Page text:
Dealing With Mud and Flooding on Horse Properties

Improving drainage and diverting water runoff will help keep your horses and farm safe.

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flooding in horse pasture
Creating a plan for water runoff will help reduce mud and erosion in horse paddocks. | iStock

Q: I’m experiencing excessive water run-off and mud on my property. How do I control it to keep my farm and my horses safe?

A:  Across North America many horse properties are showing the repercussions of late winter storms. Extreme weather conditions have swept the continent, with deep freezes, excess rains, flooding, mudslides, and historic snowfall levels in some areas. As these storms subside and snow begins to melt, we horse owners are left with what remains: miserable horses standing ankle-deep in muddy paddocks.

While we can take several steps in the early fall to prep for winter chore efficiency and improved drainage, sometimes extreme weather patterns surprise us. Let’s look at emergency solutions to ease you and your horse through current horse pasture and paddock management struggles.

First, Tend to Your Horses

If you haven’t done so already, get your horses to a high, well-drained area—either on your property or at a trusted friend’s property where you know they’ll receive adequate care. Be sure this area is secure, safe, and fenced. Electric fence tape, step-in posts (either T-posts with caps or temporary plastic posts), and a battery-operated fence charger can provide a safe short-term solution. Provide plenty of fresh, clean hay (out of the mud to avoid sand or dirt ingestion) to fuel their metabolism, which will help keep them warm, and make sure they have access to fresh water.

Consider getting gravel delivered for footing in high-traffic areas. Runoff from driveways, parking areas, hillsides, and even slight slopes can add significantly to an existing problem of increased erosion and mud collecting in equine confinement and high-traffic areas. Each small piece of gravel helps deflect and slow water traveling downhill or toward your barn or shelter. Sometimes simply slowing water flow is all that’s needed for water to soak back into the ground—and solve a drainage issue.

Tips for Diverting Water Runoff

There are a few other techniques you can implement relatively quickly with minimal expense. They are useful for intercepting surface water runoff and diverting it away from confinement and high-traffic areas, thereby reducing mud and erosion, and include:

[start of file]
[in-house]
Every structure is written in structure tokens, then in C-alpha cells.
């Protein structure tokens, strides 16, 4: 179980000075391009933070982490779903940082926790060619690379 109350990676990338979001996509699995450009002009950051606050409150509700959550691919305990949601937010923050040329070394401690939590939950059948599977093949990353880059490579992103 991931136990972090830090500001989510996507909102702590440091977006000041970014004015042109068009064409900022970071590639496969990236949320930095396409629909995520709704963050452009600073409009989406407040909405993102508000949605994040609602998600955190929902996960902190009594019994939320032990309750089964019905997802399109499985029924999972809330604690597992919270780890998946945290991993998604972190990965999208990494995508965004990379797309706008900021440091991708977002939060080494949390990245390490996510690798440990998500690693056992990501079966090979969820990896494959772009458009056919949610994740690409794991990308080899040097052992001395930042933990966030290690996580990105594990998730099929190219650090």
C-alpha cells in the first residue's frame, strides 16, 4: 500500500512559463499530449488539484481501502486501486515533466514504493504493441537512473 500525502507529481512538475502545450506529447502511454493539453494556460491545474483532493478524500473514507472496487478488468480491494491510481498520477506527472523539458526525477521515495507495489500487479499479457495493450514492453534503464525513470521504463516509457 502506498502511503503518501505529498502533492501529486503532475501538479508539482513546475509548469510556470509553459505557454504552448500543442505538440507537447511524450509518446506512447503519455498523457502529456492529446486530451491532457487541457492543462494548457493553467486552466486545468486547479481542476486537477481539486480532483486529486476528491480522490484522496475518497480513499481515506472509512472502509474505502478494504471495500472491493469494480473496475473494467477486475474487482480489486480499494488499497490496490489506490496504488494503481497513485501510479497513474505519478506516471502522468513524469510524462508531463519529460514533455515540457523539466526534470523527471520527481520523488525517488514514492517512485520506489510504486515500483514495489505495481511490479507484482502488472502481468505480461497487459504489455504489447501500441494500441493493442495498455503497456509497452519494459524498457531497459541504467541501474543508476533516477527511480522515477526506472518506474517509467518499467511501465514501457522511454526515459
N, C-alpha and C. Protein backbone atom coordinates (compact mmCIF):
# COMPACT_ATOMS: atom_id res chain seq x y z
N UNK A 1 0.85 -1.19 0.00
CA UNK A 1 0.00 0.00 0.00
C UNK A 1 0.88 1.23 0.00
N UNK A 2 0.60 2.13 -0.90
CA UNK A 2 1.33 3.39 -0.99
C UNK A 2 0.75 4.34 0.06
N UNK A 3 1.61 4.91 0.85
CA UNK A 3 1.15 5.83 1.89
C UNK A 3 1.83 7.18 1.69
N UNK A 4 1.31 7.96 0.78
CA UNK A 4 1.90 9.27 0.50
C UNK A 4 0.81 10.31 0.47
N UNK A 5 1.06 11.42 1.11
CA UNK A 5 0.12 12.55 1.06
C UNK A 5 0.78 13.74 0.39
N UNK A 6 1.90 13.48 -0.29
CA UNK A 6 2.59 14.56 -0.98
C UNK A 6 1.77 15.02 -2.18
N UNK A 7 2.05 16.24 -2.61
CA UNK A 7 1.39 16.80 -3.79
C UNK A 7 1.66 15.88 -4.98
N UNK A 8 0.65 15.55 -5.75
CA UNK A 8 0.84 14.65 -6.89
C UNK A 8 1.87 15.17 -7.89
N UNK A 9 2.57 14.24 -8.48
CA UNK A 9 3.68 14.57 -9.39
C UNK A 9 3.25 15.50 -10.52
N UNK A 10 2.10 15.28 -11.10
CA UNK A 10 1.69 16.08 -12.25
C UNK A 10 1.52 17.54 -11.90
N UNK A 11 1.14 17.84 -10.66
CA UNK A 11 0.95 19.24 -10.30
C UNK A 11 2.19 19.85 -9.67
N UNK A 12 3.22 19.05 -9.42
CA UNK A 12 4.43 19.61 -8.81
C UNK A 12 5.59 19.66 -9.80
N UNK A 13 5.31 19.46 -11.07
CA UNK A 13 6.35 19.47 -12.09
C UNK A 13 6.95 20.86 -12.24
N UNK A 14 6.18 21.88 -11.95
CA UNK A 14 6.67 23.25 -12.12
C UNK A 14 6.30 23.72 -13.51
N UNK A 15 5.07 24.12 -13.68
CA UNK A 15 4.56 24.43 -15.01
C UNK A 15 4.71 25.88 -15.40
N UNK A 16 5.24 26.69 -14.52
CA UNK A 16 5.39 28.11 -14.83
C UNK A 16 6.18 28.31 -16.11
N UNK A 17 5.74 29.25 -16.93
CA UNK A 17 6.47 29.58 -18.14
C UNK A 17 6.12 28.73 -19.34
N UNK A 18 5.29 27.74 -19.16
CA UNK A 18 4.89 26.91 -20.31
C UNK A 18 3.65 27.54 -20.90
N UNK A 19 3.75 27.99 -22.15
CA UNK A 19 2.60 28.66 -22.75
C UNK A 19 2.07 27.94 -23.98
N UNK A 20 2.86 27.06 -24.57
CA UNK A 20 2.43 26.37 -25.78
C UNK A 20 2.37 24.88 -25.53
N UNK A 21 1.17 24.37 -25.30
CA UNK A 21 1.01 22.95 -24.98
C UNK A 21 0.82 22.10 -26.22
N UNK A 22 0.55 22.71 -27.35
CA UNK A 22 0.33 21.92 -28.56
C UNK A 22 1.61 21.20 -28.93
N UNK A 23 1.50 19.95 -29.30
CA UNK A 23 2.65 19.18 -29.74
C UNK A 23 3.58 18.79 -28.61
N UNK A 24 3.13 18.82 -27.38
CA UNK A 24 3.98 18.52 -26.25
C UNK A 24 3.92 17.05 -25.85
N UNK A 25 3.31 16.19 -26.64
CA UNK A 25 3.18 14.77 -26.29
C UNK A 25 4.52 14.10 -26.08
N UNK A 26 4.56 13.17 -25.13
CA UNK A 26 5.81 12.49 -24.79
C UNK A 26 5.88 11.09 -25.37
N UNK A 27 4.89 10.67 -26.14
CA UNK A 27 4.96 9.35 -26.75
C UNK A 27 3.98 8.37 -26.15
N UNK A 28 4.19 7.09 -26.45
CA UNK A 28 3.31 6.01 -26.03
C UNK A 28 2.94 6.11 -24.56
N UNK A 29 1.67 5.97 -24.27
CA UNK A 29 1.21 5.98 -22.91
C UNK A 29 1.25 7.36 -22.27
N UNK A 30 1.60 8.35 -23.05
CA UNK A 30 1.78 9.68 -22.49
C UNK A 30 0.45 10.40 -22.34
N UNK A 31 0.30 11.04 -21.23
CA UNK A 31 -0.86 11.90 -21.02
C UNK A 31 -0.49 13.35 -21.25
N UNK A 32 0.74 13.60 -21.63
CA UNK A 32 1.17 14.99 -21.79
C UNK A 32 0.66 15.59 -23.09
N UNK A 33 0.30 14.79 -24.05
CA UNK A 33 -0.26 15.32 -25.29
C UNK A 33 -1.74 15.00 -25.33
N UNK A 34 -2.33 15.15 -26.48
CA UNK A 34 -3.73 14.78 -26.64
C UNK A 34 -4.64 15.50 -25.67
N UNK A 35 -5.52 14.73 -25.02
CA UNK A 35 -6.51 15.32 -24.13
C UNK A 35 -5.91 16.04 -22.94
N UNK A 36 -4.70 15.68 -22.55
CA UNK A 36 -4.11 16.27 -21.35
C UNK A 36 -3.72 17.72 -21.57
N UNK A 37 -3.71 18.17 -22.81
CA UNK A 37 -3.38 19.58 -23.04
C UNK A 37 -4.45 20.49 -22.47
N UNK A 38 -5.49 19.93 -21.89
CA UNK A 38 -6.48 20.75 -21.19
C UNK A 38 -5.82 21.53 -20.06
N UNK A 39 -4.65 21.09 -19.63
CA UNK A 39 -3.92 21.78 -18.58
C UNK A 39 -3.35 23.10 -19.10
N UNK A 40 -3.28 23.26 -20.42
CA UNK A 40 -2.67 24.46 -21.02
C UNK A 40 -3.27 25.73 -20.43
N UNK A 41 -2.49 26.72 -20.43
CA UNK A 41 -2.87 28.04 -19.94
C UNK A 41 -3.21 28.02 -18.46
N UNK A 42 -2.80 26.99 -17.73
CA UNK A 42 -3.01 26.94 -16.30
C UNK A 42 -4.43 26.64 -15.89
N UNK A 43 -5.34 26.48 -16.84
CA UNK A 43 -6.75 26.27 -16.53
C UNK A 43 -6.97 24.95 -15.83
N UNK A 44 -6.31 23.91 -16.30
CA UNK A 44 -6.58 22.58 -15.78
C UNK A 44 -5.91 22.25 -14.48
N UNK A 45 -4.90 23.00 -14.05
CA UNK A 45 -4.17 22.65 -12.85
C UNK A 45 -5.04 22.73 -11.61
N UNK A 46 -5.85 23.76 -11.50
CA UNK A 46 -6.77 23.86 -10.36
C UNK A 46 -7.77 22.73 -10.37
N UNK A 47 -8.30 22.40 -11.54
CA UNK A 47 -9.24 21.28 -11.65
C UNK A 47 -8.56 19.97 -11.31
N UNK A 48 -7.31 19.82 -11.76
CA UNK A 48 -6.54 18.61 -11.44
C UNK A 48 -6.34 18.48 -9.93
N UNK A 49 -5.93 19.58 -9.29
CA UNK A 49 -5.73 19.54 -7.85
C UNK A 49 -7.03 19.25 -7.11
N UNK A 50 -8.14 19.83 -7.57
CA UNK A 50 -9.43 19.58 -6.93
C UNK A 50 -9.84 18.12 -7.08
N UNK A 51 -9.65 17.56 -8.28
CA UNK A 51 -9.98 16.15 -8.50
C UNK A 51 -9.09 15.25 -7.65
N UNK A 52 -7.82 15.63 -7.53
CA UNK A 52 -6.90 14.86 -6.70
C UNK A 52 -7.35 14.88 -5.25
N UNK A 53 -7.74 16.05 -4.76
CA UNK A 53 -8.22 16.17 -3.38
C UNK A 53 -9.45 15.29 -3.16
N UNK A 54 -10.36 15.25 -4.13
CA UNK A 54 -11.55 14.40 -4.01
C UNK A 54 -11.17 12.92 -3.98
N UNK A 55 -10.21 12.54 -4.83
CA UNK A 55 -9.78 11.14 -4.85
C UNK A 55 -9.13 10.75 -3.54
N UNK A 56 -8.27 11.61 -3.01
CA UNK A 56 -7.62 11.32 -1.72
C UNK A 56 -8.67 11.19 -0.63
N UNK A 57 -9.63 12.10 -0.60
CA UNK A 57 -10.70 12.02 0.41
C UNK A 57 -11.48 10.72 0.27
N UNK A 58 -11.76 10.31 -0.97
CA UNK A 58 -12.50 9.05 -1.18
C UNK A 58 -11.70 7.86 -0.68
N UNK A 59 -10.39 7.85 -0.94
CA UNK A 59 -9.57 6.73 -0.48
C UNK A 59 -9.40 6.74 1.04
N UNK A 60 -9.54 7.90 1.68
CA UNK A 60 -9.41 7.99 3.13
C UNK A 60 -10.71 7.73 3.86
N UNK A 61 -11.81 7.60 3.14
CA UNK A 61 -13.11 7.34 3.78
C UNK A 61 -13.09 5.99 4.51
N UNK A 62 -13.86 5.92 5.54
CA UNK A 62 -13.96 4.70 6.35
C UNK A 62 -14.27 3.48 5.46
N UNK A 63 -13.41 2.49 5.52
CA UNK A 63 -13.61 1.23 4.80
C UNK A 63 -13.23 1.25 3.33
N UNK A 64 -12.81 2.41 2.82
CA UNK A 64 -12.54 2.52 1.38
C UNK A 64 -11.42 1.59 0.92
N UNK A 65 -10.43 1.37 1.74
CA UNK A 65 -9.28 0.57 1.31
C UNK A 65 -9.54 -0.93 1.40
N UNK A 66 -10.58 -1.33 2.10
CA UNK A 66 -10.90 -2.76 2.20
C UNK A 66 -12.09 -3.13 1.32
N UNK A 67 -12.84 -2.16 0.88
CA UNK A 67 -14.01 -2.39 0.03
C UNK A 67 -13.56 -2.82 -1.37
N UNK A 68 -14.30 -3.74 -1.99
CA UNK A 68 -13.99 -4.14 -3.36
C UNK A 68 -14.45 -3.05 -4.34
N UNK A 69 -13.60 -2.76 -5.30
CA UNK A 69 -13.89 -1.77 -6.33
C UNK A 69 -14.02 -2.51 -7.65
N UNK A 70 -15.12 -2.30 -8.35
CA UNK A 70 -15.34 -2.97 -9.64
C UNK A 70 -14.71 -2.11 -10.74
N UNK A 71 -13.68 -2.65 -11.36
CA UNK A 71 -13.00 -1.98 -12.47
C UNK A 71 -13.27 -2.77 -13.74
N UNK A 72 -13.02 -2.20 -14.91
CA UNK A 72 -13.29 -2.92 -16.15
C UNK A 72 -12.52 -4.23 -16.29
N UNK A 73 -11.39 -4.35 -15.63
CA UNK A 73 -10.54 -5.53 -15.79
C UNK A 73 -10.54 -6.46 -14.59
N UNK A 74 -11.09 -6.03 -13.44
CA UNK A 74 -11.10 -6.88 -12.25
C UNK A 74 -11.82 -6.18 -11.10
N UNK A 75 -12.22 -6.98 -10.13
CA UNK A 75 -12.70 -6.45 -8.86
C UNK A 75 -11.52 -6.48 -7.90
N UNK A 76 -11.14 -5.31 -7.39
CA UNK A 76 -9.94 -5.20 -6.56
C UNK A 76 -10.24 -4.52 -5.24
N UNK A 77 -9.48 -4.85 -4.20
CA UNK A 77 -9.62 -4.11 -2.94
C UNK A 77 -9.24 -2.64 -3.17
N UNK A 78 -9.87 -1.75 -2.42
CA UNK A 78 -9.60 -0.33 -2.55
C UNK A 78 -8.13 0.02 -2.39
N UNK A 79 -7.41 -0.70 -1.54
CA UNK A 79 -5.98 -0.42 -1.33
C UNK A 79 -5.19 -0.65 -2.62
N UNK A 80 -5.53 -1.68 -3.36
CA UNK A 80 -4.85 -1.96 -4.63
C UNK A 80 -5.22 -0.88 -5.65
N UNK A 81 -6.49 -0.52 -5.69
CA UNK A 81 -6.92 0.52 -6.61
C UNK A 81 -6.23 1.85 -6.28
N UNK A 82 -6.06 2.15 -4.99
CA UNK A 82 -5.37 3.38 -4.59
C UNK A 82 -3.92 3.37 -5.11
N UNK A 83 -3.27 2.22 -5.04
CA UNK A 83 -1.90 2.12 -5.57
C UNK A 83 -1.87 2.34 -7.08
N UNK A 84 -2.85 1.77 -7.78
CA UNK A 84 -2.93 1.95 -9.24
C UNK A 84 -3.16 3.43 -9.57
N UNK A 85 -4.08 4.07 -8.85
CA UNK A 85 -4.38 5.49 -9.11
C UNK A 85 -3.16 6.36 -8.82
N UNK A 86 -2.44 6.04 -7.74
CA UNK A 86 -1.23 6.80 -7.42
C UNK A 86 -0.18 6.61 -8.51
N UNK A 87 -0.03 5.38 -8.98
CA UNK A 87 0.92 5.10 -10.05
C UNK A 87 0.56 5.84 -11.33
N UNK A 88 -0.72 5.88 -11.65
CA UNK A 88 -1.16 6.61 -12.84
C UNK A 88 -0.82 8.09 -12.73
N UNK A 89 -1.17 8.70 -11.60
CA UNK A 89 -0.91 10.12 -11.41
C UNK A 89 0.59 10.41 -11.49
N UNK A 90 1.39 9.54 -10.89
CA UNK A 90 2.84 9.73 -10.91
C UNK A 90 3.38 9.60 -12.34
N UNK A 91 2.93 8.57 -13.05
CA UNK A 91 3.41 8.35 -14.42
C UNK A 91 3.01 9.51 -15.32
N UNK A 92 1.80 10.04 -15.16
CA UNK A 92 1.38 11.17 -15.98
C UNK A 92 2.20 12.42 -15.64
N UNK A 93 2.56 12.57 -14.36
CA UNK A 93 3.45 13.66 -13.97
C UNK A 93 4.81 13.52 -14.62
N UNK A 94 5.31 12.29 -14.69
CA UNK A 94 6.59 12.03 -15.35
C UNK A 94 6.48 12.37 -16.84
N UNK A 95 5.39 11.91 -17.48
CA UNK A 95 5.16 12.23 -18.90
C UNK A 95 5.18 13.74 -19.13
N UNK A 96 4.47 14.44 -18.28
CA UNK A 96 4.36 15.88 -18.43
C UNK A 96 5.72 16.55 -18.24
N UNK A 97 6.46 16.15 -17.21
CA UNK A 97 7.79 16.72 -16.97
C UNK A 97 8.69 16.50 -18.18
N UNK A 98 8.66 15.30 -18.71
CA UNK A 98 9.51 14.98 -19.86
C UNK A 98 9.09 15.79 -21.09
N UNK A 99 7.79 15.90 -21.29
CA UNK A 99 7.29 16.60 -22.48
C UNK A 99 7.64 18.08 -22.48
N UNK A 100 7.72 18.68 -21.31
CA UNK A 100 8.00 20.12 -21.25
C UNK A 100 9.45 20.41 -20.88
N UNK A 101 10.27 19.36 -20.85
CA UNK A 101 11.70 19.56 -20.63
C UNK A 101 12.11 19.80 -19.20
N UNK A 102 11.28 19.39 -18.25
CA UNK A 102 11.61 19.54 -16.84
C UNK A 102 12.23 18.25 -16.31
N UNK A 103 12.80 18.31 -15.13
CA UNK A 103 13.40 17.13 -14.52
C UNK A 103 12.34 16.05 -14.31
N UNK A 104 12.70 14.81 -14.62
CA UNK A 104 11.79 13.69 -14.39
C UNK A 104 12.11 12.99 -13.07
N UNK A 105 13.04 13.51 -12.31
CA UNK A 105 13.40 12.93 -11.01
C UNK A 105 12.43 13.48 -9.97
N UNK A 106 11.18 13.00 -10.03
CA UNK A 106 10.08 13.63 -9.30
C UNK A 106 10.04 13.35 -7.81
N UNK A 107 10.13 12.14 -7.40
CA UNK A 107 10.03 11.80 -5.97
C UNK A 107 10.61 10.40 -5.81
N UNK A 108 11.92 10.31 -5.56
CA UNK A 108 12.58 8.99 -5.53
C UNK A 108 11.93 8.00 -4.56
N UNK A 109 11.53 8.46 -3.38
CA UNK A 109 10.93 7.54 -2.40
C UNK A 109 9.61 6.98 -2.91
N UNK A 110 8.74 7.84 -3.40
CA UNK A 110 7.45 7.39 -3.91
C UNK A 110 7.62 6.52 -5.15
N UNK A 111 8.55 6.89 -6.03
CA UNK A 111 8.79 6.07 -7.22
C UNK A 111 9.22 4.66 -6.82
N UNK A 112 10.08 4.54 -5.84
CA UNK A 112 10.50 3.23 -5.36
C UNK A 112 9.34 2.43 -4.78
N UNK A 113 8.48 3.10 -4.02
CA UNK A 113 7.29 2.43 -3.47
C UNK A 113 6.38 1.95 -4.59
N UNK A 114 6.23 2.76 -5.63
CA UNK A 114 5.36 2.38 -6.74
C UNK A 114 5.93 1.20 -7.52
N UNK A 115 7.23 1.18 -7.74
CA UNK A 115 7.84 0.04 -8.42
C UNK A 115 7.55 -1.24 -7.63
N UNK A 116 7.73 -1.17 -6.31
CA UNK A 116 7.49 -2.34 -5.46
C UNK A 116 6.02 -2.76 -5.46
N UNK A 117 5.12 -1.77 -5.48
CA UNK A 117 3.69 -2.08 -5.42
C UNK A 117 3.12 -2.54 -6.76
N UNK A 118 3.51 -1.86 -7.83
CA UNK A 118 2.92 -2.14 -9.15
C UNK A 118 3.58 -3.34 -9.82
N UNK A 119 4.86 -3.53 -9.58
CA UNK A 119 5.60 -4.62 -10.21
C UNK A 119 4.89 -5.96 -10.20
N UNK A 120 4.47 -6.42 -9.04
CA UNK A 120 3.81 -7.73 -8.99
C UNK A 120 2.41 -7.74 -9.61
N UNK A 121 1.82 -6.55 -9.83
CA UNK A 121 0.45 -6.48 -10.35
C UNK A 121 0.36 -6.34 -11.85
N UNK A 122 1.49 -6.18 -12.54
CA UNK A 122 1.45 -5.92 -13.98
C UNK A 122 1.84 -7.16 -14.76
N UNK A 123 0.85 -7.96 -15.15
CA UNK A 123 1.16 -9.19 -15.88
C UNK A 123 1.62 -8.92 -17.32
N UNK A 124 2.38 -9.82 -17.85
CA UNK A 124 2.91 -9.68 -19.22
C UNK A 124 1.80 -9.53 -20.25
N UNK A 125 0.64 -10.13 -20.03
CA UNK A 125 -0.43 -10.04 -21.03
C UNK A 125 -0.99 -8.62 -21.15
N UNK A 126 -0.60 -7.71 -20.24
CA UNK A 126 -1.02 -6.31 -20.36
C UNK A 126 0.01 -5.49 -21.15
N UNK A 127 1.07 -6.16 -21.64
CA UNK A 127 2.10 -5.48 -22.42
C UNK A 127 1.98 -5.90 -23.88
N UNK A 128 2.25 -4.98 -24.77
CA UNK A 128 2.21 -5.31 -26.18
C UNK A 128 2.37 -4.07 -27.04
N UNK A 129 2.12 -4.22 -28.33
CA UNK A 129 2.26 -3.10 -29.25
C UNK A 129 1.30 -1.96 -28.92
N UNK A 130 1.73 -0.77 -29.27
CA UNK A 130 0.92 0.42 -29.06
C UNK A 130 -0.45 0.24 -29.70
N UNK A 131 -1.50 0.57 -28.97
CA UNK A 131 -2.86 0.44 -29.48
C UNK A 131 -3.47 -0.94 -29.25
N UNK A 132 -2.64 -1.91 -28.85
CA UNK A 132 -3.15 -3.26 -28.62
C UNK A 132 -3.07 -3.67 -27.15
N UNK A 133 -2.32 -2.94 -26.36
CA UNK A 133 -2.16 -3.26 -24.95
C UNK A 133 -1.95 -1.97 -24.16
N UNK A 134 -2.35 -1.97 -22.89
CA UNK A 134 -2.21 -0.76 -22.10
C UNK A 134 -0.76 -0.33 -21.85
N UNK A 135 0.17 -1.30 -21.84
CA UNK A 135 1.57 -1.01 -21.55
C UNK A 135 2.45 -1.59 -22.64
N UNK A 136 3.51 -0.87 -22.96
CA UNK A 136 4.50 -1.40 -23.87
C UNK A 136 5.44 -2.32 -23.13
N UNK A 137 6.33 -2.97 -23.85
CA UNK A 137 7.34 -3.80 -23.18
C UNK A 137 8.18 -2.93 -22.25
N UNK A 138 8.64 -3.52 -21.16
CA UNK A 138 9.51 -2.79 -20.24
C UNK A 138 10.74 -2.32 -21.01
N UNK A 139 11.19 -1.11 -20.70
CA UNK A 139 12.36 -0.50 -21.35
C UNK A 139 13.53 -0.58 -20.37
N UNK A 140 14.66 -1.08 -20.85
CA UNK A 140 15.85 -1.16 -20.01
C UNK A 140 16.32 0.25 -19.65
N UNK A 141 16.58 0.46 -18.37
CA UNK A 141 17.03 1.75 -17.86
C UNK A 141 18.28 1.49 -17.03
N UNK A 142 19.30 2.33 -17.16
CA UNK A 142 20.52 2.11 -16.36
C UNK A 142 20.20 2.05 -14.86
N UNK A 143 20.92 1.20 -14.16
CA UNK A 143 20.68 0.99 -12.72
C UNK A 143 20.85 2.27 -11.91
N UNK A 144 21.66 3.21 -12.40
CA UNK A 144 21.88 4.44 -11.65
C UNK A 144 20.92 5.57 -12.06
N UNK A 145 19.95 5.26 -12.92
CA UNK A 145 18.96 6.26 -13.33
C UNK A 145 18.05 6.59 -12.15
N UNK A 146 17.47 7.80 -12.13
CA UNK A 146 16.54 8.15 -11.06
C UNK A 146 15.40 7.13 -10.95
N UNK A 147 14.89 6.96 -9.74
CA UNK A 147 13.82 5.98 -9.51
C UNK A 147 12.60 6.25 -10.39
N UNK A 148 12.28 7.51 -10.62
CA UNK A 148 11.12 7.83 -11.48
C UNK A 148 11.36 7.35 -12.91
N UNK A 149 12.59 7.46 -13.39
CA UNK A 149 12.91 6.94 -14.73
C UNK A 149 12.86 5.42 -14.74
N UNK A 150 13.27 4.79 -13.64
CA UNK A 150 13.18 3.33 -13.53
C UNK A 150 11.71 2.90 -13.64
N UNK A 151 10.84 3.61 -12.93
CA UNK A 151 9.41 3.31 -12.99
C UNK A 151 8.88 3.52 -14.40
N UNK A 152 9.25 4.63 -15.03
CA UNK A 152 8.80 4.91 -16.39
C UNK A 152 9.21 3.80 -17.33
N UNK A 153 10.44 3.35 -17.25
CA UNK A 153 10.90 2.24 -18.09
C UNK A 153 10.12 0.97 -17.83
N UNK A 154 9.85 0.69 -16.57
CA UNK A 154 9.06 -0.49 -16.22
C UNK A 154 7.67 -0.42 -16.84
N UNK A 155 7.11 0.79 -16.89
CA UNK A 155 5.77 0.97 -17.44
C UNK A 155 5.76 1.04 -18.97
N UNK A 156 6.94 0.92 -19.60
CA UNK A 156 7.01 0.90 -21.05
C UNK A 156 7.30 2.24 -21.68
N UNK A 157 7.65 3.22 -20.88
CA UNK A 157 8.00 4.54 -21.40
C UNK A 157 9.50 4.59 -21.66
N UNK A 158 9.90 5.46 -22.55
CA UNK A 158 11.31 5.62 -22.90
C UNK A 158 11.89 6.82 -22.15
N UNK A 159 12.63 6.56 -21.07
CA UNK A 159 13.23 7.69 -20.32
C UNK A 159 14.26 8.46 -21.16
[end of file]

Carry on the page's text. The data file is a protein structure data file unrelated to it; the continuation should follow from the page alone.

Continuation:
• Temporary diversion ditches: Reroute the flow of water with a shallow ditch dug either by hand with a shovel or backhoe. These ditches can also help drain water pooling in paddocks or turnouts.
  • Dry wells (only useful with dry, well-draining soils): Dig a pit and fill it with large, round rock. During heavy rain, rainwater is directed into the well where it collects and slowly percolates back into the groundwater system.
  • Water bars (think: speed bumps for water runoff): These divert running water away from an area and are often used on backcountry trails to help reduce erosion. Lay an old tree or log (or even jump poles) on the ground at an angle that will intercept surface water flows heading toward an easily eroded area, redirecting the flow elsewhere.

Use these techniques on the outside and upslope of confinement areas, barns, or other high-traffic areas so they intercept surface water before it creates more problems.

When diverting water away from your paddocks, pastures, and barns, redirect it toward vegetated areas such as unused corners of your pasture or well-vegetated woody areas. Never divert surface water directly into an existing water body (such as a creek, pond, or wetlands), because the amount of added water can drastically and unnaturally change water levels, causing more flooding issues for properties downstream. In addition, fast-rising water levels can increase turbidity and ruin critical fish and wildlife habitats.

It is important to continue your current manure management regimen as best as possible. A horse produces 50 pounds of manure per day, which, when mixed with rainwater, quickly turns to 50 pounds of mud per day. Picking up manure on a regular basis will greatly reduce the amount of mud on your property.

To keep your manure pile looking like compost and not mush, place it in a high, well-drained area and as far as possible from streams, ditches, or wetlands to avoid more mud problems and potential environmental impacts. Tarp it, if possible, to keep soil nutrients in the compost so they don’t wash away and cause further issues.  

Take-Home Message

Hopefully, you’ll soon get a reprieve from the weather that causes mud. Keeping your horses high, dry, and with hay and water is paramount, so you can work through creating and executing a plan for mud management for your farm. In the meantime, take note of where these issues are occurring so you can be prepared before the next weather event occurs.


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Written by:

Alayne Blickle, a lifelong equestrian and ranch riding competitor, is the creator/director of Horses for Clean Water, an award-winning, internationally acclaimed environmental education program for horse owners. Well-known for her enthusiastic, down-to-earth approach, Blickle is an educator and photojournalist who has worked with horse and livestock owners since 1990 teaching manure composting, pasture management, mud and dust control, water conservation, chemical use reduction, firewise, and wildlife enhancement. She teaches and travels North America and writes for horse publications. Blickle and her husband raise and train their mustangs and quarter horses at their eco-sensitive guest ranch, Sweet Pepper Ranch, in sunny Nampa, Idaho.

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